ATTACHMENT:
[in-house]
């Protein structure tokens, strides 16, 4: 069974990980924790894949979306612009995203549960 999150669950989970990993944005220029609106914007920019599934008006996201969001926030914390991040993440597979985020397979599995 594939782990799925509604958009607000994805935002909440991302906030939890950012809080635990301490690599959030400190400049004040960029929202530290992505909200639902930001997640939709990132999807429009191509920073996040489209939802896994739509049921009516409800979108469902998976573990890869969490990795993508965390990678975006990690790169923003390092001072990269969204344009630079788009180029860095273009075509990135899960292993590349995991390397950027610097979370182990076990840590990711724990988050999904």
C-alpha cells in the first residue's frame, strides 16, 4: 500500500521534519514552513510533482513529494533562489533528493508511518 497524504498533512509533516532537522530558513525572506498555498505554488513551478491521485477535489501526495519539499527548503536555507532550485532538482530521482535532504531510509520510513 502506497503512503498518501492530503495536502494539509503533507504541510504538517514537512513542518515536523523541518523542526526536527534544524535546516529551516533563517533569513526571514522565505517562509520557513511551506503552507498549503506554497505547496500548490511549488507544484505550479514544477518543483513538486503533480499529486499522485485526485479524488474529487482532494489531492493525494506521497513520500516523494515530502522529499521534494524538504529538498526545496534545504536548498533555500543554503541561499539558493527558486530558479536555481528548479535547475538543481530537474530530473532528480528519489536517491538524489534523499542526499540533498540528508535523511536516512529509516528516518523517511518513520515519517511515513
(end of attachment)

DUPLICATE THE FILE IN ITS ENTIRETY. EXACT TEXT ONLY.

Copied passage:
[in-house]
């Protein structure tokens, strides 16, 4: 069974990980924790894949979306612009995203549960 999150669950989970990993944005220029609106914007920019599934008006996201969001926030914390991040993440597979985020397979599995 594939782990799925509604958009607000994805935002909440991302906030939890950012809080635990301490690599959030400190400049004040960029929202530290992505909200639902930001997640939709990132999807429009191509920073996040489209939802896994739509049921009516409800979108469902998976573990890869969490990795993508965390990678975006990690790169923003390092001072990269969204344009630079788009180029860095273009075509990135899960292993590349995991390397950027610097979370182990076990840590990711724990988050999904």
C-alpha cells in the first residue's frame, strides 16, 4: 500500500521534519514552513510533482513529494533562489533528493508511518 497524504498533512509533516532537522530558513525572506498555498505554488513551478491521485477535489501526495519539499527548503536555507532550485532538482530521482535532504531510509520510513 502506497503512503498518501492530503495536502494539509503533507504541510504538517514537512513542518515536523523541518523542526526536527534544524535546516529551516533563517533569513526571514522565505517562509520557513511551506503552507498549503506554497505547496500548490511549488507544484505550479514544477518543483513538486503533480499529486499522485485526485479524488474529487482532494489531492493525494506521497513520500516523494515530502522529499521534494524538504529538498526545496534545504536548498533555500543554503541561499539558493527558486530558479536555481528548479535547475538543481530537474530530473532528480528519489536517491538524489534523499542526499540533498540528508535523511536516512529509516528516518523517511518513520515519517511515513